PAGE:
Articles filed under Energy Policy from Denmark

Germany risks reputation with climate goals failure

Germany is jeopardizing its reputation as a global leader on climate action by missing its own 2020 greenhouse gas emissions-reduction target ...​By 2016, German emissions had fallen 28 percent compared to 1990. The German government has already admitted it's unlikely to meet the 2020 target, forecasting an emissions cut of 35 percent. But the new analysis suggests even this may be over-optimistic.
8 Sep 2017

Denmark’s Wind-Subsidy Lesson

The economic costs of Europe’s green-energy religion keep mounting, and now its more devout disciples are starting to doubt the faith. Witness Denmark’s reconsideration of its plans to build new coastal wind farms that would add 350 megawatts of generating capacity.
16 Jun 2016

Wind on government support

It is not possible to lie to the people forever about whether wind turbines can compete on equal footing with other forms of energy when the reality is that wind power - for the first 40 years of development - and forever after, will require billions in direct and indirect support.
26 Apr 2016

Denmark looks to lower its climate goals

Saying that the previous government’s goal to reduce carbon emissions by 40 percent in 2020 compared to 1990 levels will be too expensive for Danish businesses, Climate Minister Lars Christian Lilleholt said on Wednesday that he will not push to meet the benchmark. Instead, Lilleholt said it is enough to stick to already-approved climate initiatives that the Danish Energy Agency (Energistyrelsen) estimates will result in a 37 percent carbon dioxide reduction. 
20 Aug 2015

As Germans block Danish wind, a new feud tests crisis-weary EU

In a growing spat that is undermining the European Union’s 150 billion euro ($160 billion) program to strengthen the bloc’s electricity links, leaders in Bavaria and other German regions are turning down wind power from the north. Their biggest objection is the aesthetics of it all: New transmission lines would have to be put up across centuries-old German towns to bring in more of the electricity.
10 Apr 2015

German green energy bluster running out of wind

At least one green energy developer recognizes that these stimulus subsidy programs have a record of doing more harm than good, and he isn't reluctant to say why. Patrick Jenevein, CEO of the Dallas-based Tang Energy Group, posted a Wall Street Journal article arguing that "the sequester offers Washington a rare opportunity to roll back misguided subsidies and maybe help reverse wind power's stalling momentum."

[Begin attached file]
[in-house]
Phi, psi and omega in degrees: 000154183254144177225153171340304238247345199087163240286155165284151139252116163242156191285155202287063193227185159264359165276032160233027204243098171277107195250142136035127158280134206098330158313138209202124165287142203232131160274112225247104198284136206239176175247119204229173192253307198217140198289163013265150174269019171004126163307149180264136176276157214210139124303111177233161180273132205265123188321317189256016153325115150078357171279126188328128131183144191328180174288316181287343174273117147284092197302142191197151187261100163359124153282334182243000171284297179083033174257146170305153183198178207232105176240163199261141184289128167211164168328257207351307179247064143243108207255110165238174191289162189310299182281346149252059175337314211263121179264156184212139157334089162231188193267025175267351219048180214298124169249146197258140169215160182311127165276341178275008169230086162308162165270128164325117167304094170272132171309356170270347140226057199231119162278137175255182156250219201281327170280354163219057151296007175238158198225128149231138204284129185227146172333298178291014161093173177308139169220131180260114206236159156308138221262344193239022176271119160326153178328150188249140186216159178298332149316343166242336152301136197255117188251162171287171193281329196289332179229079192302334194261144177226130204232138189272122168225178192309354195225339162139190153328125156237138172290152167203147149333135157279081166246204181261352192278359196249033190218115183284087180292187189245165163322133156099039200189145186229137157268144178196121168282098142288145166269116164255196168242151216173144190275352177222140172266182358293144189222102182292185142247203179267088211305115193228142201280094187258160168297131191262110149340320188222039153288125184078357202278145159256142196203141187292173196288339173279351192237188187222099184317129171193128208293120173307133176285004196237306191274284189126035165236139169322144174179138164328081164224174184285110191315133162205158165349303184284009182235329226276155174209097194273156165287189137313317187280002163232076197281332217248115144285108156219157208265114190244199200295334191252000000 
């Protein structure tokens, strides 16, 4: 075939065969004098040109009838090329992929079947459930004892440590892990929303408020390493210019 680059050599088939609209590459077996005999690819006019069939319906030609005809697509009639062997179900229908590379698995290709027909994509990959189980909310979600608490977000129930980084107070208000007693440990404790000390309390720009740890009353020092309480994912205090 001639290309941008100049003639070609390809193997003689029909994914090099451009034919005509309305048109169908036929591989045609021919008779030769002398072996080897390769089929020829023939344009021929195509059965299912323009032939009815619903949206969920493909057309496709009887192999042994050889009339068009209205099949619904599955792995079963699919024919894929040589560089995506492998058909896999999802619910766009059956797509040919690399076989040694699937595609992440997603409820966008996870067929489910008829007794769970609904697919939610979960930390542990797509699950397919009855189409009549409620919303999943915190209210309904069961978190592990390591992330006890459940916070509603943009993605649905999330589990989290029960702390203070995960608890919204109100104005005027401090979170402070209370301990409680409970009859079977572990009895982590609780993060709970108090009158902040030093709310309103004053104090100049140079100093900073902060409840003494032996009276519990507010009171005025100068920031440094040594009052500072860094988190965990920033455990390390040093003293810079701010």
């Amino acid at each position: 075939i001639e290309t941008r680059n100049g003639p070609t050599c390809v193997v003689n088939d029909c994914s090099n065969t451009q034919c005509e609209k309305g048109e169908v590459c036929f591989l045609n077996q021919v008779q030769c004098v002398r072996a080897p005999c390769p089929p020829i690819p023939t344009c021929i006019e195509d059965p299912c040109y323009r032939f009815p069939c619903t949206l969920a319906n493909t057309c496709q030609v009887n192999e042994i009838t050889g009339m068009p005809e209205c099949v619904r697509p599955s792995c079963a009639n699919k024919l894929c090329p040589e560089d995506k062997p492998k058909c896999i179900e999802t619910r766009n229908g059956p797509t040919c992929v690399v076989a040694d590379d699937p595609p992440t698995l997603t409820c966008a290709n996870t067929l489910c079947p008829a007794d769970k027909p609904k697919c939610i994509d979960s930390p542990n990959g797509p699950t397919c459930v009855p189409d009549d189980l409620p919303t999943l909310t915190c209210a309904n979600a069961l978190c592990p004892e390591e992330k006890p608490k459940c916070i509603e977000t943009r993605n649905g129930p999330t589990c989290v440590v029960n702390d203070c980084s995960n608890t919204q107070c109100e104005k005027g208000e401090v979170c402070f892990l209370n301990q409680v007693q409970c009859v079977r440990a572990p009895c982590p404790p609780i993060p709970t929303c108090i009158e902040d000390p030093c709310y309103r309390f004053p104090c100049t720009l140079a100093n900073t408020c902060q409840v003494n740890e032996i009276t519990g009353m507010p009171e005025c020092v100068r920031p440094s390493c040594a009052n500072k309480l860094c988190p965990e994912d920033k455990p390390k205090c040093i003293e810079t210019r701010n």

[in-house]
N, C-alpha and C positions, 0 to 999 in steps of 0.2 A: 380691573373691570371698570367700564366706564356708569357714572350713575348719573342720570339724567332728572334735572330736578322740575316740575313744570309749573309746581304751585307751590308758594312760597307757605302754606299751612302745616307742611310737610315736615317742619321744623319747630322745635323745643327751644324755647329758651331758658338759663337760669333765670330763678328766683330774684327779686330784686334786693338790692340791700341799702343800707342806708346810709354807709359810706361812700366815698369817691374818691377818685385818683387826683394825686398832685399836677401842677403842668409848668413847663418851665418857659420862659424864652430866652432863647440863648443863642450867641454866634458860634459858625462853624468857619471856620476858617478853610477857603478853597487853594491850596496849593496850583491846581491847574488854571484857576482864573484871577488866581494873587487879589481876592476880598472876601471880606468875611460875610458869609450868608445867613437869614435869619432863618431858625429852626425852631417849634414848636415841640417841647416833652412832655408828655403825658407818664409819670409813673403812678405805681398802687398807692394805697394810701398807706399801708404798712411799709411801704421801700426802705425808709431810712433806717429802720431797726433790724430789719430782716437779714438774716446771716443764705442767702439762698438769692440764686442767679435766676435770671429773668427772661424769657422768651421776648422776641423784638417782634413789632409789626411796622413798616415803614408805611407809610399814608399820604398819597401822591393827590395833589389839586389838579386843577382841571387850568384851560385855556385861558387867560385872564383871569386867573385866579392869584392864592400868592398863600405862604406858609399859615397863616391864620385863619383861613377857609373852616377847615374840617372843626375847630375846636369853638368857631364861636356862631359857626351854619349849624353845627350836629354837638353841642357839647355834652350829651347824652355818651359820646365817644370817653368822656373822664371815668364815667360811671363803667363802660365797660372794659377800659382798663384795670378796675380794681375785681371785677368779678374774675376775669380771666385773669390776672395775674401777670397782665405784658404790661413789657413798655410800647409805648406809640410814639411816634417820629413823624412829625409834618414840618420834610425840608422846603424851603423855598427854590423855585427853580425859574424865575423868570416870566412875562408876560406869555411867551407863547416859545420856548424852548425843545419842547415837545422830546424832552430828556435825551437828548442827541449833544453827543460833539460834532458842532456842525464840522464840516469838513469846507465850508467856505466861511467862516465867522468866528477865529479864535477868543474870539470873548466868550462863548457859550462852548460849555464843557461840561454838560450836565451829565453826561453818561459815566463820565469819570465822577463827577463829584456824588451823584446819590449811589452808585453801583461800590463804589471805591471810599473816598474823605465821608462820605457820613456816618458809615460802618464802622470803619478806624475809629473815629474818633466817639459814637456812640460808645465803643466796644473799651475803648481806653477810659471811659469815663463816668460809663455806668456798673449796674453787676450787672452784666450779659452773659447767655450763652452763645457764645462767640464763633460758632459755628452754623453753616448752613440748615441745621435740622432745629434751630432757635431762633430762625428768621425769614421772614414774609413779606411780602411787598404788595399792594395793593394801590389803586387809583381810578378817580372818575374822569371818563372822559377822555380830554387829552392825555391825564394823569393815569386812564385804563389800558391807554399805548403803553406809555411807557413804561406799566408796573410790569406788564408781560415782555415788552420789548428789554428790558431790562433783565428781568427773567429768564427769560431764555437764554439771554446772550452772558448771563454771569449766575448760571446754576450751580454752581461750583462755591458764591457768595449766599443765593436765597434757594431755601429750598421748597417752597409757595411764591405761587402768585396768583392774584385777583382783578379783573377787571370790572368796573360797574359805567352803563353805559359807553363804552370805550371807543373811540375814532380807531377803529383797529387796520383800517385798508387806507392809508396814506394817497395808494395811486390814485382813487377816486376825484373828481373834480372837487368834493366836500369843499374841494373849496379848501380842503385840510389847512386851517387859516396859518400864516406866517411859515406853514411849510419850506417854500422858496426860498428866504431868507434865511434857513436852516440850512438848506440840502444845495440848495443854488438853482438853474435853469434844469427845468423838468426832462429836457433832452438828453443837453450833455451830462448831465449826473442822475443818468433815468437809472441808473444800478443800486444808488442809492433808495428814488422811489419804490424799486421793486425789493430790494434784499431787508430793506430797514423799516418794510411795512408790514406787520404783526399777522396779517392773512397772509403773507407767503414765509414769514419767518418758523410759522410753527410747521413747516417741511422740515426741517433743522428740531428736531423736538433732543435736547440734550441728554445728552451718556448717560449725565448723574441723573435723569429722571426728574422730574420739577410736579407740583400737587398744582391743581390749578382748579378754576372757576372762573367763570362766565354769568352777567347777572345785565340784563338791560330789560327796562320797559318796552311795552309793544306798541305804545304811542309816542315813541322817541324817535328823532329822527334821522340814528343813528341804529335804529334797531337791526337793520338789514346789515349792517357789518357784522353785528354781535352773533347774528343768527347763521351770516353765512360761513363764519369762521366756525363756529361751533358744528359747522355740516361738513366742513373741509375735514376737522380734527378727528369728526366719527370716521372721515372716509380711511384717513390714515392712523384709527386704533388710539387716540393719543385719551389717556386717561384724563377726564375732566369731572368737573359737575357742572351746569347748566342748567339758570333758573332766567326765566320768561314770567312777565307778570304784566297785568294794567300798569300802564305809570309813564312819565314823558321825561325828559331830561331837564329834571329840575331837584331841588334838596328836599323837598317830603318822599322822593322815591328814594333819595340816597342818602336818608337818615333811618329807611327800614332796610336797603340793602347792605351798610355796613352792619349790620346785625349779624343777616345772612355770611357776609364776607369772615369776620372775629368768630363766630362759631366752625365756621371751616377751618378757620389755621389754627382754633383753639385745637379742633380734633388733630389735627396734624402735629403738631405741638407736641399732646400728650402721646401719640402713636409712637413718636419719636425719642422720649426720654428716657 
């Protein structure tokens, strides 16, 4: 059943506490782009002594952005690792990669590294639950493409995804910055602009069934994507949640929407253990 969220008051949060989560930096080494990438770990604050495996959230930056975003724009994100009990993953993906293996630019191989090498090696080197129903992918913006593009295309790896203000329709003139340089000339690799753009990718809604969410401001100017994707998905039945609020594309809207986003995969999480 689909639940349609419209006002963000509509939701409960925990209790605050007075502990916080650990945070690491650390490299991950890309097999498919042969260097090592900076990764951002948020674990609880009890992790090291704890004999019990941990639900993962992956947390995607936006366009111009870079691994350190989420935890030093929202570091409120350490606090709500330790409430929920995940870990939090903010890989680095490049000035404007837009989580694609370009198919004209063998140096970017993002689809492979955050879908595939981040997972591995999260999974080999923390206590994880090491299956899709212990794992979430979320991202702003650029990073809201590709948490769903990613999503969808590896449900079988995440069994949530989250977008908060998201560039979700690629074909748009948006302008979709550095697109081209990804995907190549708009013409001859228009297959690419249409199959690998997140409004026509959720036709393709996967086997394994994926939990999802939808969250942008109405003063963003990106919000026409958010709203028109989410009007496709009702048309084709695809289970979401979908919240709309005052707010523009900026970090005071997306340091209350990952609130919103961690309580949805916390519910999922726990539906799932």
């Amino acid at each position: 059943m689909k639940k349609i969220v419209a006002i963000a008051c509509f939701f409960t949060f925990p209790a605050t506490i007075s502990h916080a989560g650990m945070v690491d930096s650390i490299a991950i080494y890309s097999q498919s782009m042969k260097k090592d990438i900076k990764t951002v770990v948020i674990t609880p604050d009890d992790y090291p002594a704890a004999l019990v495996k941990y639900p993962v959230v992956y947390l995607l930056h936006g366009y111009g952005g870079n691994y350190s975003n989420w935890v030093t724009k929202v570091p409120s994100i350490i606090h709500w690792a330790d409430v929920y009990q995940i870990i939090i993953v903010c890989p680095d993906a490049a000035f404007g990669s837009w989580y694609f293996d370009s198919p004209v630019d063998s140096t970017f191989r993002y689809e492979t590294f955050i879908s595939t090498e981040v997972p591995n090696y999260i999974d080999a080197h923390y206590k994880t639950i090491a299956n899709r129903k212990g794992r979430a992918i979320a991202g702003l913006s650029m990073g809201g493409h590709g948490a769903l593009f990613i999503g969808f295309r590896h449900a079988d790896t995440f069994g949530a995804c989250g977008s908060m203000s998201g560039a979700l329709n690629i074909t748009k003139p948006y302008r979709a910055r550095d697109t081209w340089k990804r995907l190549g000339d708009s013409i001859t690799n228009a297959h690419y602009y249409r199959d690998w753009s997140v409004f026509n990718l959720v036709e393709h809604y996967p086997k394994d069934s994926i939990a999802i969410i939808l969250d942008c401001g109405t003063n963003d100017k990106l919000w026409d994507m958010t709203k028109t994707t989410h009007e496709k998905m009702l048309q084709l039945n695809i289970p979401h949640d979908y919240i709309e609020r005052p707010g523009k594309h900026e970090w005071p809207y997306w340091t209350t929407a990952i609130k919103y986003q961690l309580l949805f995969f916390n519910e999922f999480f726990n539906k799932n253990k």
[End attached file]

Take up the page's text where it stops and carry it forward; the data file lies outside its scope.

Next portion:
13 Aug 2013

Danish wind turbines can be harmful to the climate

Billion Investment in wind turbines and utilization of biomass is useless if the goal is to reduce CO2 emissions. At worst, it can paradoxically harm the climate, says the Economic Council - sages - in an analysis in Berlingske Politiko. The complicated relationship skyuldes EU quota system for CO2 emissions.
28 Nov 2012

The myth of Denmark as a corruption-free country

Corruption is defined as moral decay, and that is precisely what we are witnessing here. The fear that Denmark could lose jobs and the near religious obsession with wind power has made politicians deaf and blind to objections to wind as a source of energy, and led them to take part in the industry's fraud. The environmental and human impacts of what they are doing appear to have no effect on them.
16 Nov 2012

Gone with the wind

According to Connie Hedegaard, the European Union's commissioner for climate action, "People should believe that [wind power] is very, very cheap." In fact, this is a highly problematic claim. While wind energy is cheaper than other, more ineffective renewables, such as solar, tidal and ethanol, it is nowhere near competitive. If it were, we wouldn't have to keep spending significant sums to subsidize it.
19 Mar 2012

Wind Power: Bad news blows in from Denmark

Returning to Denmark, according to a short article by Torbjörn Isacson (2010), one of the largest windmill producers in the world, Vestas (of Denmark), has run into serious difficulties, and will be reducing its production. What I would like to believe is that the economics of windpower are on the way to being understood by highly educated persons in Denmark and the rest of Scandinavia, but this is only partially the case.
19 Aug 2010

http://www.windaction.org/posts?location=Denmark&topic=Energy+Policy&type=Article
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